For the first time in Columbia's history, residents will be asked topay less for community services than they did the previous year.
The Columbia Council voted unanimously Thursday to lower the assessment, or lein, from its upper limit of 75cents per $100 of assessed property value to 73 cents. The 2-cent cut would mean a $730 charge instead of $750 for the owner of a home assessed at $200,000.
The council resisted efforts to go beyond the modest cut recommended by Columbia Association President Padraic Kennedy.
"This is clearly a new direction for the Columbia Association," said Council Chairman Charles A. Acquard of Kings Contrivance Village. "I think our work has just begun."
Acquard said he is planning to appoint a council subcommittee to examine making further cuts while preserving the level of service Columbia residents expect from the association.
The nine-member council set the new annual charge Thursday night afterpassing a $29.6 million operating budget and a $3.4 million capital budget for fiscal year 1993, which begins May 1.
In January, Kennedy proposed at $29.9 million operating budget and a $4.9 million capital budget.
A large contingent of Columbia residents showed up Feb. 5 to demand relief from increasing charges based on rising propertyvalues set by state assessors. Kennedy responded by recommending that the council adopt a 2-cent rate reduction and about $520,000 in operating budget cuts and $1.2 million in capital budget cuts.
The council made additional capital budget cuts of $282,000, including $165,000 for a new boardwalk and shoreline repairs along the Town Center lakefront and $75,000 from contingency funds. Council members also restored $26,000 of Kennedy's cuts, including $17,000 for sand trap renovations at Hobbit's Glen Golf Course.
The council doubled the association's $25,000 human services grant to the Columbia Foundation citing the recession's effect on Columbia's neediest.
John Hansen ofHarper's Choice Village stood alone in voting against both capital and operating budgets, saying that the council's cuts were not deep enough.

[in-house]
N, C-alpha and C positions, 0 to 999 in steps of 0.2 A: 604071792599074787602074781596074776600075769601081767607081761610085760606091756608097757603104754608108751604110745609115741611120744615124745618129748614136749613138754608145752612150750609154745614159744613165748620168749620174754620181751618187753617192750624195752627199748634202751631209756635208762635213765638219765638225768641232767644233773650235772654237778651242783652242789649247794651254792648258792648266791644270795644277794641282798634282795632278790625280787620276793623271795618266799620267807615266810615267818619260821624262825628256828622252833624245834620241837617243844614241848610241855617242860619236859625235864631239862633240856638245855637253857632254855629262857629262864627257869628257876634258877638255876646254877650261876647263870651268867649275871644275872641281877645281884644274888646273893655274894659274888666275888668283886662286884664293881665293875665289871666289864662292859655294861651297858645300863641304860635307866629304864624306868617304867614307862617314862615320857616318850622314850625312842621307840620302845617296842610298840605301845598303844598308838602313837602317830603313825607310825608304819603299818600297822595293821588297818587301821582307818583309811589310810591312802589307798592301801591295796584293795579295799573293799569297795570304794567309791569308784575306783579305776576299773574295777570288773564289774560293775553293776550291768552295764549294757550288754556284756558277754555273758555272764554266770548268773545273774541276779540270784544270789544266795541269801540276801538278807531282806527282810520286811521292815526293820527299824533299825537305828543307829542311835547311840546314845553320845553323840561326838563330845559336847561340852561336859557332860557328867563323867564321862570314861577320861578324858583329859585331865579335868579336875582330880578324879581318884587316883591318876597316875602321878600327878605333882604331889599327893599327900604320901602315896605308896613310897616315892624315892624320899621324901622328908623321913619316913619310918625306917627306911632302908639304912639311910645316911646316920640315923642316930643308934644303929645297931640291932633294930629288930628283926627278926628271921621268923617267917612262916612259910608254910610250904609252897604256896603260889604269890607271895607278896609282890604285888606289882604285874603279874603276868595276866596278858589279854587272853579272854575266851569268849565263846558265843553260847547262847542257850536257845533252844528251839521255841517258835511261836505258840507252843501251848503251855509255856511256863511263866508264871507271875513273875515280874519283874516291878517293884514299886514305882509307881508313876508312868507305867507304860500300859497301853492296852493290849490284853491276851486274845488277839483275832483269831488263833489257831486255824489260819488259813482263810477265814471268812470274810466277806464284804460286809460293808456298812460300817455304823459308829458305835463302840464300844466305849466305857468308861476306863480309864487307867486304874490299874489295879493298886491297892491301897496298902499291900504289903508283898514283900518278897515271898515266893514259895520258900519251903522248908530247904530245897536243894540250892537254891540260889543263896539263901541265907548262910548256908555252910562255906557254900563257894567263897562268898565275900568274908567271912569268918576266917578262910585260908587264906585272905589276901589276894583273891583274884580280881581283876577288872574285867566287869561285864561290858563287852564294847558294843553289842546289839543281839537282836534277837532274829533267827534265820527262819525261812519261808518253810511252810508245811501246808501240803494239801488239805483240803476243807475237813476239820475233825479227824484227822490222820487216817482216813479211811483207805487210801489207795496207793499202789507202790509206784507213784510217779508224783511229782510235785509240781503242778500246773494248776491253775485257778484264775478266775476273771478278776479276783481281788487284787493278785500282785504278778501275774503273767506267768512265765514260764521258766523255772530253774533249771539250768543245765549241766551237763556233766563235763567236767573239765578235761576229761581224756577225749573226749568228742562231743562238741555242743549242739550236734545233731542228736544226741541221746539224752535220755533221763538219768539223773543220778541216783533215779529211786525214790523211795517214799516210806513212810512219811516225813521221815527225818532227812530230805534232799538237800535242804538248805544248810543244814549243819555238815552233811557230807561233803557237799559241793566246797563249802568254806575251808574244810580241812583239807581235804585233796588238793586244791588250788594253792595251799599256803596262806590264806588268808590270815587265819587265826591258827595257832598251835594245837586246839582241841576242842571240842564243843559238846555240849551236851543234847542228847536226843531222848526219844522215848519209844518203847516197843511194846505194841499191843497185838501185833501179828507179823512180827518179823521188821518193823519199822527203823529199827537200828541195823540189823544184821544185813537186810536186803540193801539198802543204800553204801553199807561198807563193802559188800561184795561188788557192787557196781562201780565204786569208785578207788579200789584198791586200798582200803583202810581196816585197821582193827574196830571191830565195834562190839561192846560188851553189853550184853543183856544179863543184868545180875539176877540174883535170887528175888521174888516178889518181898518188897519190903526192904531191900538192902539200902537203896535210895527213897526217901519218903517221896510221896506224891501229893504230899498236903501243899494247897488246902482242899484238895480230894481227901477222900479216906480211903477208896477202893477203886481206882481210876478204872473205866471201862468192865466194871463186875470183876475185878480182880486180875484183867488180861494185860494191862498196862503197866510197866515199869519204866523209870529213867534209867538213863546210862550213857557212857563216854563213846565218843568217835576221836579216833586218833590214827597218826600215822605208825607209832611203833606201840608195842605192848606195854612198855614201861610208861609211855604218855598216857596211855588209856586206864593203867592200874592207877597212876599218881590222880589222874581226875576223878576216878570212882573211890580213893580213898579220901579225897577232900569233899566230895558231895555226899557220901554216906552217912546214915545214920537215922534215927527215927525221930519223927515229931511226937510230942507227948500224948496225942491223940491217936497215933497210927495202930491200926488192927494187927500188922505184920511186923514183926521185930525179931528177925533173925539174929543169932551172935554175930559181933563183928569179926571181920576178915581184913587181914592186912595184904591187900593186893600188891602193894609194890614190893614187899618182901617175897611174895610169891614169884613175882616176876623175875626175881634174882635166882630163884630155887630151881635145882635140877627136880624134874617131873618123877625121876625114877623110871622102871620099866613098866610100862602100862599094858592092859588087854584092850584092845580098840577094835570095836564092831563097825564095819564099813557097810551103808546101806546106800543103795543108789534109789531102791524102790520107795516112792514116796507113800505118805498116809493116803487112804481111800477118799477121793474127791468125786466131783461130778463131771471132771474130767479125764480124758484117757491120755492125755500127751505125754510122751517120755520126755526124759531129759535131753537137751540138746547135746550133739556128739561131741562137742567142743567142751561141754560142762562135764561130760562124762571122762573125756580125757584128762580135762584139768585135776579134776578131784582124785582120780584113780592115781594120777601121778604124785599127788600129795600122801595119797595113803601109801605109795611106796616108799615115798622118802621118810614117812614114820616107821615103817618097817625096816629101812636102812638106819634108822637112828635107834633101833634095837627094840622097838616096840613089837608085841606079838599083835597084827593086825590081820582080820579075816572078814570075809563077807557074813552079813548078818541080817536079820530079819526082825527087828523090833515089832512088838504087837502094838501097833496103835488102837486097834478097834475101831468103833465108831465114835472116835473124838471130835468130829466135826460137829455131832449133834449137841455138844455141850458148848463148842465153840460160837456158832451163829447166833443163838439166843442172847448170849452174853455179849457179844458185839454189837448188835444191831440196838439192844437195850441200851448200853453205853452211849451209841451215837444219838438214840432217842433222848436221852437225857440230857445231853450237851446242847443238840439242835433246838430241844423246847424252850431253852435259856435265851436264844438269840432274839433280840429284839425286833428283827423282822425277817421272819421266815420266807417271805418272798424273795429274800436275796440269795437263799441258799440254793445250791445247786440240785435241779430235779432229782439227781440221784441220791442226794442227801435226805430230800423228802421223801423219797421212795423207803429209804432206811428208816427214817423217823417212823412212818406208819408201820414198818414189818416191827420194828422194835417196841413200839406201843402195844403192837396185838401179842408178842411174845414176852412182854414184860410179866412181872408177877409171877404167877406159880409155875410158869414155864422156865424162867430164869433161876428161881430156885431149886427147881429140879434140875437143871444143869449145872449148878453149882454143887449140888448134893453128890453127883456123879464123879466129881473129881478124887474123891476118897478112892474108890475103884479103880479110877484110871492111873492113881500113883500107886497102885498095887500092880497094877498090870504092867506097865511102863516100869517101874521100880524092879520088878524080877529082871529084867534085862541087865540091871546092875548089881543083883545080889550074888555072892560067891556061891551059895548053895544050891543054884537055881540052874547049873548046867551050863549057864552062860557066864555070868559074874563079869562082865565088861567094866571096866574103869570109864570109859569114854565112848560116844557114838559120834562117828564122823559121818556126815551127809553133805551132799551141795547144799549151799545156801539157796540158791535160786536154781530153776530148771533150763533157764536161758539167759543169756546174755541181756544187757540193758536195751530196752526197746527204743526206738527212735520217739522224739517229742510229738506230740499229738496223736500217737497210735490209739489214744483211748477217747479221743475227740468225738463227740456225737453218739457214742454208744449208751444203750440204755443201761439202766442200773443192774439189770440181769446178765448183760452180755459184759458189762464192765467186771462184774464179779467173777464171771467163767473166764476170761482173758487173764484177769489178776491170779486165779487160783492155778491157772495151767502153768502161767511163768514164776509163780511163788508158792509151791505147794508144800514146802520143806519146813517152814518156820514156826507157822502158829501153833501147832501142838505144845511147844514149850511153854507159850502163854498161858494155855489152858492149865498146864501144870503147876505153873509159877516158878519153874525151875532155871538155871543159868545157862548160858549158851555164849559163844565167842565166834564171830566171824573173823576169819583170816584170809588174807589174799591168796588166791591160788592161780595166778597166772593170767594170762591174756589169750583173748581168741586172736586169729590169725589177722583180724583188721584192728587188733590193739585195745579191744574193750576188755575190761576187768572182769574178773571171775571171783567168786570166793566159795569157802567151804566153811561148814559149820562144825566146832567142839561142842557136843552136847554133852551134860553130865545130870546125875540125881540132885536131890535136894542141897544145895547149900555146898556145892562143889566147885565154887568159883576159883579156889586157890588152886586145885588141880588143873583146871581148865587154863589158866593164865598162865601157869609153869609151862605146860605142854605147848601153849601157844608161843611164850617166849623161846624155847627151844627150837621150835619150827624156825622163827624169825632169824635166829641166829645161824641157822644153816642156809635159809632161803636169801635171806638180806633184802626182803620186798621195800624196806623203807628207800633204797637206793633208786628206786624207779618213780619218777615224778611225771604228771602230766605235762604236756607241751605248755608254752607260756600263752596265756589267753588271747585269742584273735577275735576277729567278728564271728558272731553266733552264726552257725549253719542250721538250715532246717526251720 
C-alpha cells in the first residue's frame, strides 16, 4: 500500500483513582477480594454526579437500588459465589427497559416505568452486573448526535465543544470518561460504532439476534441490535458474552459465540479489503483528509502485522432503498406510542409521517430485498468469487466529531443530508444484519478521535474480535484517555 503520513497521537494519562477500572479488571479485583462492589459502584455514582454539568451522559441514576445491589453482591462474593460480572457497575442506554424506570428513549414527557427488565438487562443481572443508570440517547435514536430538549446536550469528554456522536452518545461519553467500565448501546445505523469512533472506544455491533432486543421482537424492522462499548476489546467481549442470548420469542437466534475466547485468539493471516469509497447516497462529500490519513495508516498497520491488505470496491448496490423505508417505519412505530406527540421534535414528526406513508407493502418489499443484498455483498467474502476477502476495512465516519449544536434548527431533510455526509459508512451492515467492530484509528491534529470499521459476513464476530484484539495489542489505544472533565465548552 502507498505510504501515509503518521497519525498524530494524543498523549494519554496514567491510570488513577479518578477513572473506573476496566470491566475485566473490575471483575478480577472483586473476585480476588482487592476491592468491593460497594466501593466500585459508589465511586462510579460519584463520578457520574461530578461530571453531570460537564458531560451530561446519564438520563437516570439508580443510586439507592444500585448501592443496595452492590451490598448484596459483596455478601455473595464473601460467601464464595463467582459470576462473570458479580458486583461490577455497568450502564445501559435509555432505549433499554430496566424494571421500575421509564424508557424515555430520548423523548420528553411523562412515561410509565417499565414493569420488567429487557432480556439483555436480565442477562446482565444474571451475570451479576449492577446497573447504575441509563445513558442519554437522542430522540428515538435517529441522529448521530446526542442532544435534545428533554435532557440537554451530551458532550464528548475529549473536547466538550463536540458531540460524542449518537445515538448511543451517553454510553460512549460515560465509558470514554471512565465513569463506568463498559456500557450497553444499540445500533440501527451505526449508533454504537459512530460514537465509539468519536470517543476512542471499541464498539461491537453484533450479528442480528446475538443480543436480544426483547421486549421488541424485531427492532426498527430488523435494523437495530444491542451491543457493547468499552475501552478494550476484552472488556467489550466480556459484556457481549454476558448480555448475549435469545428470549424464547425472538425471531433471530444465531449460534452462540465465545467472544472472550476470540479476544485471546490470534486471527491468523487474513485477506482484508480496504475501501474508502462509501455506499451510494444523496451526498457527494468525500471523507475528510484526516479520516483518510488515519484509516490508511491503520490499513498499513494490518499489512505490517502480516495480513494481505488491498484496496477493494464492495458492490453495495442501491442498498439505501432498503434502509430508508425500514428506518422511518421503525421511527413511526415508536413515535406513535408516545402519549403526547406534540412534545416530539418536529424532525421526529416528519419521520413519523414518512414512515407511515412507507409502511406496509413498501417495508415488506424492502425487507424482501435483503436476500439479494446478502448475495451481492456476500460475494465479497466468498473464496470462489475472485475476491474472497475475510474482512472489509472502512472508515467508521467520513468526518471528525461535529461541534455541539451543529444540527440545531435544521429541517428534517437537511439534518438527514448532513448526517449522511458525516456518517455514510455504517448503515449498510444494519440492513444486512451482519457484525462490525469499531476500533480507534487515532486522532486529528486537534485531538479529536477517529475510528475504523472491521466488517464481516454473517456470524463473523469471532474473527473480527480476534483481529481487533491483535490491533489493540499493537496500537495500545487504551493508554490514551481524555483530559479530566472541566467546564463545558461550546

"I don't think they begin to address the request for rate reduction," he said. "The council was unwilling to address the kind of cuts the community wanted it to make -- the kind of cuts we may have to make."
Hansen asked for a halt to budget deliberations until association staff could formulate 5 percent cuts in all departments.
But other council members were satisfied with a more cautious approach.
"I don't want to see us slash now and then regret what we've done later," said council member Karen Kuecker of Owen Brown.
One item that never made it into the budget but had considerable support at the Feb. 5 hearing was $5.5 million proposed to build a replacementfor the Allview Golf Course, which was closed in 1985.
A motion to commit the money failed when the council split, 4-4, on the issue. Joseph Merke of Town Center abstained because the project would have adjoined his property.
Although council member Evelyn Richardson of Dorsey's Search said the golf course could quickly turn a profit, member Gail Bailey of Long Reach argured that the large expenditure would send a mixed message when the council is cutting deeply in other areas. Bailey said she had already received complaints about closing the Indoor Swim Center for the summer.
Council members argued strongly against making cuts in pathways, which Acquard argued are used by almost all association members.